An anonymous reader quotes a report from Wired: Hamas’ attacks against Israel on October 7 have shifted the geopolitical landscape and triggered a looming Israeli ground assault in the Gaza Strip. Now the ripple effects are reaching the cryptocurrency industry, where they’ve become the United States Department of the Treasury’s rallying cry for a crackdown on cryptocurrency anonymity services. The US Treasury’s Financial Crimes Enforcement Network (FinCEN) [on October 19th] released a set of proposed rules that would designate foreign cryptocurrency “mixers” — services that blend users’ digital funds to offer more anonymity and make them harder to trace — as money laundering tools that pose a threat to national security and would thus face new sanctions and regulations. The new rules, if adopted following a 90-day period of public comment and debate, would potentially represent the broadest restrictions imposed yet on the mixing services and could make it far harder for cryptocurrency holders to put their money through the services before cashing it out at a US cryptocurrency exchange, or even at a foreign exchange that accepts US customers.
While the proposed rules were almost certainly in the works long before October 7, the Treasury’s announcement tied the push for a change in policy directly to the use of cryptocurrency by Hamas and militant groups in Gaza. “The Treasury Department is aggressively combatting illicit use of all aspects of the CVC ecosystem by terrorist groups,” Wally Adeyemo, deputy secretary of the Treasury, wrote in a statement, using the term “CVC” to mean convertible virtual currency. Adeyemo says that this includes Hamas and Palestinian Islamic Jihad, a militant group that often aligns with Hamas, which Israel blamed for an explosion at a hospital in Gaza earlier this week.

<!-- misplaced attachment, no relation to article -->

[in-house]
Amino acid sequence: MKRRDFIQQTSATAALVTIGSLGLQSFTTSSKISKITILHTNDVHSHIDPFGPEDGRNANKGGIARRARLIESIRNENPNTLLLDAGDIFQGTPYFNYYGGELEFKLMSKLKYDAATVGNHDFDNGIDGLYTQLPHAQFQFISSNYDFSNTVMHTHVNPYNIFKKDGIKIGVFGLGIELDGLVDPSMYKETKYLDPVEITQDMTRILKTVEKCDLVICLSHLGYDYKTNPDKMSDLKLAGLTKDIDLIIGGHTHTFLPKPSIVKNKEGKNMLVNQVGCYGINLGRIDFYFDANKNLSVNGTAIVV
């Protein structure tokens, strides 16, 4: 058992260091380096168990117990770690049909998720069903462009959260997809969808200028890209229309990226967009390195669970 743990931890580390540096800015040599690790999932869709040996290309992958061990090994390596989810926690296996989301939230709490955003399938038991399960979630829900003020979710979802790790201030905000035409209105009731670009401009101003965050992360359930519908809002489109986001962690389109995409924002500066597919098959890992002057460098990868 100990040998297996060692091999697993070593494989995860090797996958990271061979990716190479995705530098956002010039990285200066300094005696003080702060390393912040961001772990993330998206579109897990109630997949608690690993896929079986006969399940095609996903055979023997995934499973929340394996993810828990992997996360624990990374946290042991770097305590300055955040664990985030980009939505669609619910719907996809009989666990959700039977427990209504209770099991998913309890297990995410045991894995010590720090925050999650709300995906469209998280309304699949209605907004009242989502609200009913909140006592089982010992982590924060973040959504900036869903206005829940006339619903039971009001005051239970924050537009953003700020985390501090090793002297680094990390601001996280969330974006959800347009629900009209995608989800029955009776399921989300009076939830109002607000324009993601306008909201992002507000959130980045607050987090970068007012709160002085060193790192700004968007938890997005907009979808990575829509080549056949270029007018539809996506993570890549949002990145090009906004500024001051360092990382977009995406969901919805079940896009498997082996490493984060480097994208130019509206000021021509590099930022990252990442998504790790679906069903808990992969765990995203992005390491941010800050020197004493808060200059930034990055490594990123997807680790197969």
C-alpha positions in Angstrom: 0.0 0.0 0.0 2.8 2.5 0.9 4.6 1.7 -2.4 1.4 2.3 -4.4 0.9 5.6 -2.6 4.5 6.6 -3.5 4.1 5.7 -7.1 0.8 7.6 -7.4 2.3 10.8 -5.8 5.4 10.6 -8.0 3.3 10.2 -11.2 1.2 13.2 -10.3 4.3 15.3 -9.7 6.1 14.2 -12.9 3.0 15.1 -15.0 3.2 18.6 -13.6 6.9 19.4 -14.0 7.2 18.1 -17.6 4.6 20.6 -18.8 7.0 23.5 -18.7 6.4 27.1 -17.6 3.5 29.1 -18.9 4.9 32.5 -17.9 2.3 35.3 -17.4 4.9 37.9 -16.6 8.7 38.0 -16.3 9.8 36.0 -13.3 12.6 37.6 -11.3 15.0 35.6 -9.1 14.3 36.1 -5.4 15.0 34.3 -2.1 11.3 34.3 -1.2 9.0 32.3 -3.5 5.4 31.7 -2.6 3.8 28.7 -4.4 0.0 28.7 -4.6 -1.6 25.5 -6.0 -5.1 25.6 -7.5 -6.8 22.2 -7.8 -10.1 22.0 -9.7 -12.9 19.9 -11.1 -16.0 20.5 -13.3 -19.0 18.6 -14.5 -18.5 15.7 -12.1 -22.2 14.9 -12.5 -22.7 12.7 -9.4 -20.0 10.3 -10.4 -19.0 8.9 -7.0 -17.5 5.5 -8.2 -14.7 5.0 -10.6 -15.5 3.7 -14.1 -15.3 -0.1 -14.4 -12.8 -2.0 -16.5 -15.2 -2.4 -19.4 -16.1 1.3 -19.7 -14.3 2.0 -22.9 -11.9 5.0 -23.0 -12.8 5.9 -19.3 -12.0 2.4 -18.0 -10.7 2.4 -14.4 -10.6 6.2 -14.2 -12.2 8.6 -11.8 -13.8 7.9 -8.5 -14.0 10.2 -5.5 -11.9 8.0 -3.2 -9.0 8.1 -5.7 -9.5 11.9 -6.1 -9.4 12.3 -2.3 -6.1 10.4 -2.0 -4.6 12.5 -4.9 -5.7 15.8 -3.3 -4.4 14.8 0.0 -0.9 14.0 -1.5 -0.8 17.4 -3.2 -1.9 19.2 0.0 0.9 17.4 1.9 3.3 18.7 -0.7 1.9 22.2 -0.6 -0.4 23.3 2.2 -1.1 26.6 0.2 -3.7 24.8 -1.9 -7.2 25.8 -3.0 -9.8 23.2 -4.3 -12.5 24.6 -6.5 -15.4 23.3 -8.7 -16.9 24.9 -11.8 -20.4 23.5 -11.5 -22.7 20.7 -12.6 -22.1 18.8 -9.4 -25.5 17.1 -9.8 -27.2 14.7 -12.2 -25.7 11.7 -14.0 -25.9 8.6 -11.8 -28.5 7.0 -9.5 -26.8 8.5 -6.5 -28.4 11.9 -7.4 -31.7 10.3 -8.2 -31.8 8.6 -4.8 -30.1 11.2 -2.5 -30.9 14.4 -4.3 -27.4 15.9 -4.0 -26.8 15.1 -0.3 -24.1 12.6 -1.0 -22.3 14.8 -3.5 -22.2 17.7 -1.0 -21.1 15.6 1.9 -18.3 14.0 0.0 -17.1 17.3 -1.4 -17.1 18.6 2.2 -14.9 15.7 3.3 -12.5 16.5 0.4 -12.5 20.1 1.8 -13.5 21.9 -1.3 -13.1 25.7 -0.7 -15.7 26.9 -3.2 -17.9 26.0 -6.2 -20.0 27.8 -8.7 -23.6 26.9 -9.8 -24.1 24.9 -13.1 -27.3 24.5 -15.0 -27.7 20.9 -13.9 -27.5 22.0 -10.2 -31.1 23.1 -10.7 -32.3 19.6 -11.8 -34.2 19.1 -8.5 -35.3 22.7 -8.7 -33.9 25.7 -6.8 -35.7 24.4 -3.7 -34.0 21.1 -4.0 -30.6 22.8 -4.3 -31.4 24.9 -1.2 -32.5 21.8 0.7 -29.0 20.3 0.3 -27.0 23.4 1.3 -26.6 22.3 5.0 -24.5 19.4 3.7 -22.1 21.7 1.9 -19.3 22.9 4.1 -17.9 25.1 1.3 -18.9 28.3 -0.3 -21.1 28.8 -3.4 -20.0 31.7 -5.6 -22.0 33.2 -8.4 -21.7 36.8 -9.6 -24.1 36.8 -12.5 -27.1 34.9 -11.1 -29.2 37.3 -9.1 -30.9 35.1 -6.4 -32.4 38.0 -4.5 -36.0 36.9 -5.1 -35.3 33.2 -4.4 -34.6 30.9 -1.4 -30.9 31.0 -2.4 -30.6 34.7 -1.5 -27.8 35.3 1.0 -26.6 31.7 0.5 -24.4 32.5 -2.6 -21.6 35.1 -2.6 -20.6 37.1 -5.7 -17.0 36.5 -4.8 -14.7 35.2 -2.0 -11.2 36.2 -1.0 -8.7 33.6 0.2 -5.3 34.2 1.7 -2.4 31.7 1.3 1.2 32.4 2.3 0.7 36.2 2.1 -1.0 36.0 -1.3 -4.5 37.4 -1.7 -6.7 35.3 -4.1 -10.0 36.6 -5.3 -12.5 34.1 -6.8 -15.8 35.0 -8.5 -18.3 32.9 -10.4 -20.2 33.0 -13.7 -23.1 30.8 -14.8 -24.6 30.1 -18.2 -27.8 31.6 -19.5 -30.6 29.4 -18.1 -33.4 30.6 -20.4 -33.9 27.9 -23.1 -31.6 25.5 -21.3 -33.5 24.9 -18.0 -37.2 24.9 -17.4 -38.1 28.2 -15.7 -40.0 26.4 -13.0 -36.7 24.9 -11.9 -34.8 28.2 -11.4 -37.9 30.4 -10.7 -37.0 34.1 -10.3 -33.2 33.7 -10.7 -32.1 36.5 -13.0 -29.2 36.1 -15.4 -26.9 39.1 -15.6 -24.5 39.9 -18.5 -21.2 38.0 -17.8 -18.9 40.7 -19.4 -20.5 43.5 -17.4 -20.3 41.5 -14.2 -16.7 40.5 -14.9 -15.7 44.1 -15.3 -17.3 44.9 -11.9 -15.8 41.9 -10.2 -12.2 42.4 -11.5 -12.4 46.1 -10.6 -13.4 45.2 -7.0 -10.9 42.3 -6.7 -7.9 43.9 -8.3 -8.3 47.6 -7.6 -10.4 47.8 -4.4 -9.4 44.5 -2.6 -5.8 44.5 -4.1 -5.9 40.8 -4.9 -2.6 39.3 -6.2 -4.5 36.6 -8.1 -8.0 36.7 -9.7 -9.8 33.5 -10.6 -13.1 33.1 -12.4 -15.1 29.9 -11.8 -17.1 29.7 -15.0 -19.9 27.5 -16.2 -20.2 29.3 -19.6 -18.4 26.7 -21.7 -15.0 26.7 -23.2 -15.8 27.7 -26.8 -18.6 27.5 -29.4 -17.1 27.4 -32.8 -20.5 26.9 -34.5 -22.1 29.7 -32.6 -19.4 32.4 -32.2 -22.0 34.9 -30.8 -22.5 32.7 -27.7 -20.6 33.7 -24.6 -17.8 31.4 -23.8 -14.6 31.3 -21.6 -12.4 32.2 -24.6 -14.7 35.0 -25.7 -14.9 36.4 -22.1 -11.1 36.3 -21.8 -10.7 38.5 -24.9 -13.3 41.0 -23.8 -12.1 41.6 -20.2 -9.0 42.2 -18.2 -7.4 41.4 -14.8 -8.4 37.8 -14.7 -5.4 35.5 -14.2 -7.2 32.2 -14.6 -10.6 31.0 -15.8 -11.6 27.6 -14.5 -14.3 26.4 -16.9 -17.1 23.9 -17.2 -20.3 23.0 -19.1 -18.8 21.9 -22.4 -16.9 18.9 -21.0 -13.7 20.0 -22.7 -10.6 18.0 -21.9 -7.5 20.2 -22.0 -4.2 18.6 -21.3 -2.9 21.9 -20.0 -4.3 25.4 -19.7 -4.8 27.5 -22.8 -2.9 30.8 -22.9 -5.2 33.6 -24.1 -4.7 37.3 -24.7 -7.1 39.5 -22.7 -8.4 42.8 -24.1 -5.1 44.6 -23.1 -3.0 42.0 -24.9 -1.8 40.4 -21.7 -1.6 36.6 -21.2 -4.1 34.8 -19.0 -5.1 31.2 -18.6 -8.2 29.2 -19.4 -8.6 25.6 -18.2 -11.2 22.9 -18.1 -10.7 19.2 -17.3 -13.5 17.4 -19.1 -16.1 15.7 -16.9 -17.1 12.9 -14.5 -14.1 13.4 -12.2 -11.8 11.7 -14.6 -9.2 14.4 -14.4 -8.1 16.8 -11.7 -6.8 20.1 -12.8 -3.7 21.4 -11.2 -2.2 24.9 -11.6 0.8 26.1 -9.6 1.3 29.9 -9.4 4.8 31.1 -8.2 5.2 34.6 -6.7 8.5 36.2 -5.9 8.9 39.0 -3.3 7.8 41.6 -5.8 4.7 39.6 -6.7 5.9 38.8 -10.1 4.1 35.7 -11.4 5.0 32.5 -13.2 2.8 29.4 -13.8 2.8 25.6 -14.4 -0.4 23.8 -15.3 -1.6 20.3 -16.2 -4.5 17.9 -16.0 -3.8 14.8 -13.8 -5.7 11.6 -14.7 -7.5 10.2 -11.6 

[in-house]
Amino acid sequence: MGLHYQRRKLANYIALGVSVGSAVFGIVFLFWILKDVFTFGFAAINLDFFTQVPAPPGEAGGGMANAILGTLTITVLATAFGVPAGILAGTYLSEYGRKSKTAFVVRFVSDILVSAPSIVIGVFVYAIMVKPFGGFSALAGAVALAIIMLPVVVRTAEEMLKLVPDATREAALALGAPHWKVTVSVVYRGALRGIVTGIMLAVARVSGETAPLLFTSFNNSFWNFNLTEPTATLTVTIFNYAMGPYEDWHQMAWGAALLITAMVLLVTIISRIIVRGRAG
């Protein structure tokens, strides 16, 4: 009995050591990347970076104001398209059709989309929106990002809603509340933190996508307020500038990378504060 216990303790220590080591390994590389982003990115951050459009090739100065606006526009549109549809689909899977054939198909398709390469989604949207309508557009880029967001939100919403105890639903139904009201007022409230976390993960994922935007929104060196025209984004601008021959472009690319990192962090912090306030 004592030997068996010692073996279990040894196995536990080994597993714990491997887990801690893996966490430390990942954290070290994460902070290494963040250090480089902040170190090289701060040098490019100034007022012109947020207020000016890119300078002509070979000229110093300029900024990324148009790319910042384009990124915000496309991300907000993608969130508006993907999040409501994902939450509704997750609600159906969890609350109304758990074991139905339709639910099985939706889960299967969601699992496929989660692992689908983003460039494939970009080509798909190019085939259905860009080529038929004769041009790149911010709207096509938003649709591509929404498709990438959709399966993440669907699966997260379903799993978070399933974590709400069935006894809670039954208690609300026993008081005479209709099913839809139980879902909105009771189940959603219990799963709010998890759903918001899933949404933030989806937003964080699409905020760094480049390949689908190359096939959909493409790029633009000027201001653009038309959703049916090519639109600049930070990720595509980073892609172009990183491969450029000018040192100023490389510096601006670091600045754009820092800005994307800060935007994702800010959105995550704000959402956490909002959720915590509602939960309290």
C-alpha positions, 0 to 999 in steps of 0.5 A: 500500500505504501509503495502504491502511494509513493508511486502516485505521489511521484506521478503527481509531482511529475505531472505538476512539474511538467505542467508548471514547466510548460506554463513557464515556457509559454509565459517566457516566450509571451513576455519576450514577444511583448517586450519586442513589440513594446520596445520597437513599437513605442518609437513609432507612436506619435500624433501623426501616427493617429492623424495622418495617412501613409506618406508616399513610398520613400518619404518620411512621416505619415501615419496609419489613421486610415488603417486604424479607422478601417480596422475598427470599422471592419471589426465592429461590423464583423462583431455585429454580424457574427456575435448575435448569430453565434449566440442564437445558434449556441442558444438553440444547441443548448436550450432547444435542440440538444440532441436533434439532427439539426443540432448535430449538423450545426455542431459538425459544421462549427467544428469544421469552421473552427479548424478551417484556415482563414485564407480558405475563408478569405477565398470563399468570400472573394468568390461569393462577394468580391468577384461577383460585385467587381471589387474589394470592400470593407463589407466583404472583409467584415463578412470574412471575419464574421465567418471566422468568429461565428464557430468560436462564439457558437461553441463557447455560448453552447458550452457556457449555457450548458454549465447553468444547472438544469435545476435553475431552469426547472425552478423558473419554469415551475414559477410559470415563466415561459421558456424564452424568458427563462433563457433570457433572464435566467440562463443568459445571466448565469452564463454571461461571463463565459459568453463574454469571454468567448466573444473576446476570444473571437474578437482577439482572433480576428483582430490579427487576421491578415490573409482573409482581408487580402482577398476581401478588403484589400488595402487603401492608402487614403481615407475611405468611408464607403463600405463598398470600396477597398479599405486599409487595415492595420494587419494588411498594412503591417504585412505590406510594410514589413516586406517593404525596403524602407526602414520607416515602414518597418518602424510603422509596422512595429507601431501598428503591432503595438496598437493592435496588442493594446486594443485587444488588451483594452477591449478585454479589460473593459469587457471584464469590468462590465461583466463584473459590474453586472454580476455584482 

Cryptocurrency mixers have existed almost as long as Bitcoin itself. They offer to take in a user’s cryptocurrency, blend it with that of other users, and return the funds so that they are harder to follow from their origin to destination on blockchains, which generally record every transaction in full public view. The Treasury’s rule change would designate those cryptocurrency-mixing services — or at least the majority of them that are based outside the US — as a “primary money laundering concern.” They would thus be considered a threat to US national security as defined by section 311 of the Patriot Act, a section of the law designed to restrict how domestic financial institutions interact with potential sources of terrorist financing. The rule change would mean that US financial services, as well foreign ones with US customers — including cryptocurrency exchanges — would have to go through extra record-keeping and reporting requirements for funds that have touched a foreign cryptocurrency mixer, and it might even allow the Treasury to block US exchanges from handling those funds. “Weâ(TM)ve never seen anything like this before,” says Ari Redbord, the head of global policy for TRM Labs, a blockchain analysis firm. Redbord notes that the rule change isnâ(TM)t proposing a blanket ban on foreign mixing services, only new rules for interacting with them. “The reality, however, is that 311 actions oftentimes have a sort of name-and-shame effect, where people are just not wanting to engage with these platforms out of fear of being caught up in money laundering or other type of illicit activity.”
“I think the challenge for regulators is, how do we thread the needle between stopping illicit actors from using these platforms but at the same time allow regular users to enable some degree of privacy?” Redbord added. “I think the concern is that this could very much be throwing the baby out with the bathwater.”